The anisotropy of the system is parametrized by the dimensionless parameter . For we obtain the usual anti-de Sitter/Schwarzschild solution in Fefferman-Graham coordinates. For positive (negative) values of we obtain an oblate (prolate) anisotropy of the system. and are positive quantities in the range , while in the larger interval one of the pressure components can be made arbitrarily large and negative. The dimensionful parameter , which in the isotropic limit equals , will be set to 1 in the following discussion.

- 3
1 0
0.5620 0.2190
0.35556 0.3222
0 0 1/3 1/3
0.1 0.1355 0.3111 0.3444
1 4.8102 0.1047 0.4477
0 1/2
- 1
Table 1: Relation between different anisotropy parameters

In Table 1 we display the dependence of the pressure components normalized to the energy density as a function of for a number of values used further below in numerical evaluations. Also given is the connection with the anisotropy parameter introduced in Ref. [46] through one-dimensional deformations of isotropic particle distributions in momentum space,


with some normalization factor (e.g., if the number density is to be kept fixed), and the corresponding energy-momentum tensor in kinetic theory


(This of course covers only the range where both and remain positive.)

Using the analytic expressions for the corresponding , and of Ref. [31], the relation between and is given by


For small anisotropies .

2.2 The appearance of naked singularities

Figure 1: Asymptotically spherical congruences of (holographically) radial light-like geodesics which get deformed into ellipsoids as they approach the singularity at in units where . The blue (darker) surface corresponds to prolate anisotropy , the red (lighter) surface to oblate anisotropy , and the transparent mesh to the isotropic case . Here and correspond to the transverse and longitudinal spatial extents of the ellipsoids, which degenerate into an infinite disk or line for oblate or prolate anisotropy, respectively. (Note that is a radial variable.)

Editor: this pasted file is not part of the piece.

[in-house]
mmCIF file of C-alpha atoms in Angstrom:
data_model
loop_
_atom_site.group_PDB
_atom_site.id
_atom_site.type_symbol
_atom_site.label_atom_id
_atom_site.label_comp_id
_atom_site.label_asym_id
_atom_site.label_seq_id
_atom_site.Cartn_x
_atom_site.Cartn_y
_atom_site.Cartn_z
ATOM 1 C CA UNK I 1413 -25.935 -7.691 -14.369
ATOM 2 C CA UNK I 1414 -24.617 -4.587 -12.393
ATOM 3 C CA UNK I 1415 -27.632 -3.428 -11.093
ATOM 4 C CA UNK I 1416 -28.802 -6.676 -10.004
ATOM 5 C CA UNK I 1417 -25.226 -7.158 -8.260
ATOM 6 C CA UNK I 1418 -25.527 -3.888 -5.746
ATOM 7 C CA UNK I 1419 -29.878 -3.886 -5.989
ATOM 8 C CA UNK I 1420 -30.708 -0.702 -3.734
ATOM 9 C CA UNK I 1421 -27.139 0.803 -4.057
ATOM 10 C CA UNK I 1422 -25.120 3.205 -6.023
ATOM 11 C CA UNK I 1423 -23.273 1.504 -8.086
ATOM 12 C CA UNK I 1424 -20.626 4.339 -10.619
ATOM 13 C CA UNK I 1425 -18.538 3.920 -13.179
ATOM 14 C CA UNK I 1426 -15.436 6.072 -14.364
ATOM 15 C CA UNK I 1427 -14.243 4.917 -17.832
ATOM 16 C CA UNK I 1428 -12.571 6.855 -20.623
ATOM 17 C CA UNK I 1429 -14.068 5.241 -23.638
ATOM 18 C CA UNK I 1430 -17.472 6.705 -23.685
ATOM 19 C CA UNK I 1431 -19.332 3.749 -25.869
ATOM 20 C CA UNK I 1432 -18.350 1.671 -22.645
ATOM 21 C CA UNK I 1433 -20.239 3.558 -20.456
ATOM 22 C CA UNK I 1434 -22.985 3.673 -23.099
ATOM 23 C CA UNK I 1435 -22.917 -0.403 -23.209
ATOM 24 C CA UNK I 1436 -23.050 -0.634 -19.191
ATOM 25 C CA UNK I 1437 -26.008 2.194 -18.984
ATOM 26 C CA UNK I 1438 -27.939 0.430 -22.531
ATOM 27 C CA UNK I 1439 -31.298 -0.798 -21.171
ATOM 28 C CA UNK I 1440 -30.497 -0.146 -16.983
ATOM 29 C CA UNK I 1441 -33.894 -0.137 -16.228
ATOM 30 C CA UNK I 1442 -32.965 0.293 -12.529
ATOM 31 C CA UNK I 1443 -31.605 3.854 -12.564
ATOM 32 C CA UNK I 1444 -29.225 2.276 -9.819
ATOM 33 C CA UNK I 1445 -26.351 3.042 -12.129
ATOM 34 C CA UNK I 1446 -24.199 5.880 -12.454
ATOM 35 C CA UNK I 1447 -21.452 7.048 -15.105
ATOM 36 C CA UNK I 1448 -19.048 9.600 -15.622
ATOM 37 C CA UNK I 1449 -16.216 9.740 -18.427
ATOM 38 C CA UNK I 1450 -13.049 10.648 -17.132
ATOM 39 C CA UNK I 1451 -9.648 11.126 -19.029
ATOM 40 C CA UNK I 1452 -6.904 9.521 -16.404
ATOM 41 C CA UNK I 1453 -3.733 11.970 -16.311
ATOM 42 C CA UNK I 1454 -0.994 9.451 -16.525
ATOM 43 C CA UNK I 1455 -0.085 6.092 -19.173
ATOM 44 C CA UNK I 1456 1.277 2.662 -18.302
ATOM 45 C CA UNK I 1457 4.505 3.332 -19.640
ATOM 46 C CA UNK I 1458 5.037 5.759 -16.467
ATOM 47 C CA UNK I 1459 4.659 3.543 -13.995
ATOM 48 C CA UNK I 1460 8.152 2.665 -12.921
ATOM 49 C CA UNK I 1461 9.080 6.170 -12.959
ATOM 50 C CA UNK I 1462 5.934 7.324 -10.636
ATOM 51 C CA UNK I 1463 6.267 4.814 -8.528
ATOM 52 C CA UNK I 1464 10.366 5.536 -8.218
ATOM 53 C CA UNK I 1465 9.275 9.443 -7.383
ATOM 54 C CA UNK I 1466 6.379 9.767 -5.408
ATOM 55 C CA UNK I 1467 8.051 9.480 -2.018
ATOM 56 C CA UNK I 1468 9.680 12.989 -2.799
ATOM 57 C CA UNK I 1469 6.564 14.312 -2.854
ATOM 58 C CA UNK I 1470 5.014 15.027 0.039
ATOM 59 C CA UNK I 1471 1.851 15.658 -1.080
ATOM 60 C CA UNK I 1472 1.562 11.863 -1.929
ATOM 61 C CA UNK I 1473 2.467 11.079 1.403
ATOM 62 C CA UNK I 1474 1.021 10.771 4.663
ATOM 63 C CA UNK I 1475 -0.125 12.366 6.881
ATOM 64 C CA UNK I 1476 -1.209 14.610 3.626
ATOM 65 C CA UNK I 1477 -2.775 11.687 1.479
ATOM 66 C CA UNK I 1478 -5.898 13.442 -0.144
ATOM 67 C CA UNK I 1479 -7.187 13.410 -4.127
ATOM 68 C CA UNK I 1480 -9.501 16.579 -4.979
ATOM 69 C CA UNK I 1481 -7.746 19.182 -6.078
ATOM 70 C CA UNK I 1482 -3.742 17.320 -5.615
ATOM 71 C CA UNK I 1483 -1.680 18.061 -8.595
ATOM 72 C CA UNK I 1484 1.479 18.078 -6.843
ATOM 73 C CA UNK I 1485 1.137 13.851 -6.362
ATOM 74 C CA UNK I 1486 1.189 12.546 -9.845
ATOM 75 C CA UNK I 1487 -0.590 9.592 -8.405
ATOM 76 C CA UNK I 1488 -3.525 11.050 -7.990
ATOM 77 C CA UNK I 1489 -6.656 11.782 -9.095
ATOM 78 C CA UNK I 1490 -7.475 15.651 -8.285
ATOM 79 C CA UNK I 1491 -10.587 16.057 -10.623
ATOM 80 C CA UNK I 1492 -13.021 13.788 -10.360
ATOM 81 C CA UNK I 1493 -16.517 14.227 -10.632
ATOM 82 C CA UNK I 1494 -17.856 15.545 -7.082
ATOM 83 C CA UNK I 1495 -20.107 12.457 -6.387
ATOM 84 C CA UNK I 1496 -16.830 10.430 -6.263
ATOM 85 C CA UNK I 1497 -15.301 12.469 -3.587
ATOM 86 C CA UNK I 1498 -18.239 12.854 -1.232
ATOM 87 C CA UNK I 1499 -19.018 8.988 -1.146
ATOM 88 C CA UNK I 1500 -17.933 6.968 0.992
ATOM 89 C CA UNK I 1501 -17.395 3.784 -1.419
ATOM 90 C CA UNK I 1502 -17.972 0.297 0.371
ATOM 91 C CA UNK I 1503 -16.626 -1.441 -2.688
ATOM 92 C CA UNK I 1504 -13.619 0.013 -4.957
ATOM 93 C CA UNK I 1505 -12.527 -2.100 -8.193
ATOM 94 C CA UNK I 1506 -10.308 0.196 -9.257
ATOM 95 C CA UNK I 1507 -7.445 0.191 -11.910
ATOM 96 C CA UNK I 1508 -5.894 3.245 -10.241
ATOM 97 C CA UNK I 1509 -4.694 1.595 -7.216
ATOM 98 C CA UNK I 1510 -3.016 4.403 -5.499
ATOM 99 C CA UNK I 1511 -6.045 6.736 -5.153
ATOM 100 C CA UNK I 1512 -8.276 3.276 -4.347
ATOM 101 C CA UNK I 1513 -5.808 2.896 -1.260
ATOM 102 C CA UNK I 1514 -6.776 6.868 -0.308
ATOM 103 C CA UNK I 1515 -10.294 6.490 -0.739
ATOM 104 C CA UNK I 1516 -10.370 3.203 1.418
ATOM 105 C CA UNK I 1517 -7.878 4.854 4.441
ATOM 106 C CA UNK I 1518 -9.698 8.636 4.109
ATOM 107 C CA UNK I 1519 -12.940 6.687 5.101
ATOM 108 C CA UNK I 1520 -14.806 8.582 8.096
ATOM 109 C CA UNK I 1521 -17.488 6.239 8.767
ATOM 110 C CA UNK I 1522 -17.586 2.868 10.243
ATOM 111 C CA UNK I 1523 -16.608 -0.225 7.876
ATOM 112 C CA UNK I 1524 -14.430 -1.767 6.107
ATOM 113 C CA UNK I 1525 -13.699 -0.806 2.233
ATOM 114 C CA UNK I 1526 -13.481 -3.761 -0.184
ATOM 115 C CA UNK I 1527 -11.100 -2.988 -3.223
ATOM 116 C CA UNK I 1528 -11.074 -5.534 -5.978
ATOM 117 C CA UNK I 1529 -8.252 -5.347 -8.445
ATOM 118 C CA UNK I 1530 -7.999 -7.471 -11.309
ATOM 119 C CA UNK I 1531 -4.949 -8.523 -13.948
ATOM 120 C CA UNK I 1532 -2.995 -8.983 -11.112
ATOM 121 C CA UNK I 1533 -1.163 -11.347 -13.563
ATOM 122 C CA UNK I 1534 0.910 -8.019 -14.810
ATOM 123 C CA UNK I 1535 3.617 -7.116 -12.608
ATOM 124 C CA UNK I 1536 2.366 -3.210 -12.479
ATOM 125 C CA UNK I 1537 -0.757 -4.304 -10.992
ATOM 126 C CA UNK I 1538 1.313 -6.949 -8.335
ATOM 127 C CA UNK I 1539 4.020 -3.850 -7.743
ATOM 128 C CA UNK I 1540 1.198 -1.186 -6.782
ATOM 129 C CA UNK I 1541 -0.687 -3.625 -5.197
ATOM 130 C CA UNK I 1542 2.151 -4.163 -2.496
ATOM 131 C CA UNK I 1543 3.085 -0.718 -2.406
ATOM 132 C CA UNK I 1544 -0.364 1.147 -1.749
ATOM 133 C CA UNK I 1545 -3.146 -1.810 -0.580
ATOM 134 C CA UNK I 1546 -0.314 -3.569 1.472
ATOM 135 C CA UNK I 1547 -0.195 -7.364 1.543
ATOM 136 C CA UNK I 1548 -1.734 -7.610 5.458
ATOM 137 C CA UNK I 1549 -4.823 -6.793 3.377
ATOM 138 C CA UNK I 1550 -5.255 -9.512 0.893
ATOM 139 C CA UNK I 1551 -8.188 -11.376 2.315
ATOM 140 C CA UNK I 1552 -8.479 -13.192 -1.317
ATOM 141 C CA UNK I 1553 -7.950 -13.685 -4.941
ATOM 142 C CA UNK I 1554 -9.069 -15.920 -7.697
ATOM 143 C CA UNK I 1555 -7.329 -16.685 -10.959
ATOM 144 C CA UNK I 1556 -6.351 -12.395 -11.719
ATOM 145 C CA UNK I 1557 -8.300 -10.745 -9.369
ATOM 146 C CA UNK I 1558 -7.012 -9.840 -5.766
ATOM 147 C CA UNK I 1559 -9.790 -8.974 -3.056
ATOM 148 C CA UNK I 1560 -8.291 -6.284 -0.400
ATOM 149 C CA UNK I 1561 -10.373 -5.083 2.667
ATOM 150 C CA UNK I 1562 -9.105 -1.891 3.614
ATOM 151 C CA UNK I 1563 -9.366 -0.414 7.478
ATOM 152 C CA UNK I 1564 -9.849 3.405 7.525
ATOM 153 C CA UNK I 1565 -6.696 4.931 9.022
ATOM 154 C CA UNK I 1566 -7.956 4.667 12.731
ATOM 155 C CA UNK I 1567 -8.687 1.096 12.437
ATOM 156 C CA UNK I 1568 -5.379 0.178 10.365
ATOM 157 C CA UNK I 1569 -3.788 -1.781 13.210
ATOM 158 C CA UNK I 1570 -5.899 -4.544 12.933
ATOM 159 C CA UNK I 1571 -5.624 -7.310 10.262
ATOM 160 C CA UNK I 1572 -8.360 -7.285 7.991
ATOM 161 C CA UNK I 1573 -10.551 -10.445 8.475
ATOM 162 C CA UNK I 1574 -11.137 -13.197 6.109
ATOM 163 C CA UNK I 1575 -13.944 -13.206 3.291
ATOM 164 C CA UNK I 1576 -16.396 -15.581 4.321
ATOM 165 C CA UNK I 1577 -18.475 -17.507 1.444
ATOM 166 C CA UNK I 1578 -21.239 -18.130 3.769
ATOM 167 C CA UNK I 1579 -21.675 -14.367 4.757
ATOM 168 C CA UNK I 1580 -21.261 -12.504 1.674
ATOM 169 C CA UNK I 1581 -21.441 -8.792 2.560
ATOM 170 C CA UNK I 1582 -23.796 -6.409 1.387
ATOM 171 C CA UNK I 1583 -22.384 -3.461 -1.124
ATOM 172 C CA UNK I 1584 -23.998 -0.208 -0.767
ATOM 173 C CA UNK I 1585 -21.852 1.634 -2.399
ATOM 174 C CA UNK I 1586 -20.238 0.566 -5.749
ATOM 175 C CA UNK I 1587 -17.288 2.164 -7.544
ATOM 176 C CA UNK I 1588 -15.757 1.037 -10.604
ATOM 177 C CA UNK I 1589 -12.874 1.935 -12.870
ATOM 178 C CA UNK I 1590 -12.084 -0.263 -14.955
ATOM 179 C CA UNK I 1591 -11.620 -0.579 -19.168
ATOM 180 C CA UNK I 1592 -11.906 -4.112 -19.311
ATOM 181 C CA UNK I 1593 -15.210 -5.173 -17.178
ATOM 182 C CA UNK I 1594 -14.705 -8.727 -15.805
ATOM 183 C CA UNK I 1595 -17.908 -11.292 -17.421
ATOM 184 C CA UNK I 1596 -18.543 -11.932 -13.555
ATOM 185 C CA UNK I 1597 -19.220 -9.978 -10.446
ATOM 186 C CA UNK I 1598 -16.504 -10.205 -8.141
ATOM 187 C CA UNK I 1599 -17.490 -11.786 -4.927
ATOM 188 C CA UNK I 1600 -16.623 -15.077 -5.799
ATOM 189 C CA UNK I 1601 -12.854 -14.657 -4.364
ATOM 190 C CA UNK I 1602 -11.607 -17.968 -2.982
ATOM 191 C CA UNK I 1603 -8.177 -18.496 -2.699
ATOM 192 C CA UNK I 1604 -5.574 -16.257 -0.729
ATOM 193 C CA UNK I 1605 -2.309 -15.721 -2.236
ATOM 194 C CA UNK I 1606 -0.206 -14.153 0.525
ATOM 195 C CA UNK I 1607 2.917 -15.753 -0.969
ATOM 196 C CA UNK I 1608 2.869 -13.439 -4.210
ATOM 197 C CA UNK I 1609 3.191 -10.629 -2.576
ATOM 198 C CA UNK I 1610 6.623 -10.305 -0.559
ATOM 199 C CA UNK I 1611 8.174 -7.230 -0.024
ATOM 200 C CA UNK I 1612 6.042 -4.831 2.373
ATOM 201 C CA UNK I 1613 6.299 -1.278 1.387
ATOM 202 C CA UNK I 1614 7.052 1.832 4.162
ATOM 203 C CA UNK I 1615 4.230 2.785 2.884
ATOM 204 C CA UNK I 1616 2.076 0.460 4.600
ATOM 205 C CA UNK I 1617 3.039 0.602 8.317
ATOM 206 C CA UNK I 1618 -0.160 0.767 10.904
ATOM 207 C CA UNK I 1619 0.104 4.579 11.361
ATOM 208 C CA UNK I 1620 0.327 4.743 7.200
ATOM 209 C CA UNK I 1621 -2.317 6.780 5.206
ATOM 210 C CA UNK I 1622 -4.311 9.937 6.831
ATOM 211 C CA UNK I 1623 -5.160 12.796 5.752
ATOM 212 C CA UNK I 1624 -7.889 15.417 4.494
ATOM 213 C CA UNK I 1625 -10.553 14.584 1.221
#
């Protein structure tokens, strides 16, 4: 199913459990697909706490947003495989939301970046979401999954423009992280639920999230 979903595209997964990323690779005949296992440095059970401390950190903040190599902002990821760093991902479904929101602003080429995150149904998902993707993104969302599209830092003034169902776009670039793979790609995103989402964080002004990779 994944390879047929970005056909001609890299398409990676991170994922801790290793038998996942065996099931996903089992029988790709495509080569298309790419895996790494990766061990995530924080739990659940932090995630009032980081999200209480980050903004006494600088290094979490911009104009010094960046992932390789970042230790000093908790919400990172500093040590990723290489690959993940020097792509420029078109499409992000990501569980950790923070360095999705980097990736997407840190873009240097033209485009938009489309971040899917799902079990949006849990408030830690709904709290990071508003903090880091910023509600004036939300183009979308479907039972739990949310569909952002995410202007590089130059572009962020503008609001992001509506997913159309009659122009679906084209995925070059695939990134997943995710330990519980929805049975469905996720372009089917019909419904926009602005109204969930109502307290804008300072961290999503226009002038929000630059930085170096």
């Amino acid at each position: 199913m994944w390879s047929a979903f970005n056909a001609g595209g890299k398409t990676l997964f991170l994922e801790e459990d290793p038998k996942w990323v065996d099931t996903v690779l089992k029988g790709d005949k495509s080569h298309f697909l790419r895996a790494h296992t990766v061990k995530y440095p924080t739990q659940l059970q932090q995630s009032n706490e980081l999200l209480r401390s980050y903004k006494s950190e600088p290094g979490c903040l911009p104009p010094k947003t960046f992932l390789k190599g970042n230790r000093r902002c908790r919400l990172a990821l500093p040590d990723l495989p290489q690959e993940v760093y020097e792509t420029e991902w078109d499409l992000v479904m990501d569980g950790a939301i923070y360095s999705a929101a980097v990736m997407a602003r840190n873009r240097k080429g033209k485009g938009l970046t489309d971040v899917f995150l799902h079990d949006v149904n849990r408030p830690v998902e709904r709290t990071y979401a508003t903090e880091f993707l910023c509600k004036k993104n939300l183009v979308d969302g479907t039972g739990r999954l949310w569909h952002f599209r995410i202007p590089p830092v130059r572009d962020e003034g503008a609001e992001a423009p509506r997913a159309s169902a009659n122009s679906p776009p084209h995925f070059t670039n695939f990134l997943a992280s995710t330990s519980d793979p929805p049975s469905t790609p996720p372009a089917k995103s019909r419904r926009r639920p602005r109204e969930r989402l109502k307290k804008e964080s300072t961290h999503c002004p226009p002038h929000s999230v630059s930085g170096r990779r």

For later convenience we write the metric in terms of :


The geometry corresponding to this metric is pathological in the sense that a naked singularity appears whenever does not vanish. For instance, the induced metric at constant and is degenerate,


Three-dimensional space degenerates at into a two-dimensional sheet when , and into a one-dimensional line when . This is illustrated in Fig. 1 in terms of asymptotically spherical congruences of holographically radial light-like geodesics. At finite these are deformed into ellipsoids, which degenerate at .

However, in [34] it was noted that it is nevertheless possible to define purely ingoing and outgoing boundary conditions at the naked singularity,1 which gives the possibility to define retarded correlation functions along the lines of Ref. [47]. In the following we shall do so for current-current correlators of a U(1) current selected from the -charge currents and assumed to be weakly gauged and thus coupled to electromagnetism.

3 Current-current correlators and photon production

Photons and leptons produced in an early stage after the heavy ion collision interact only very weakly with the medium and can leave the plasma without any rescattering. Therefore the production of photons and dileptons in a strongly coupled plasma is an interesting observable to study the far from equilibrium properties. In isotropic SYM plasmas the emission spectra of photons and leptons at strong and weak coupling have been studied in [7]. In the following we shall closely follow this paper and generalize to the above anisotropic background.

3.1 Basic facts

The rate of photons produced per unit time and per unit volume is2




is the Wightman function of electromagnetic currents. Any correlator of the conserved current can be expressed in terms of the spectral function, which is defined as


Later we will determine this spectral function by making use of


The Wightman function is related to the spectral function by


where reduces to the Bose-Einstein distribution in thermal equilibrium.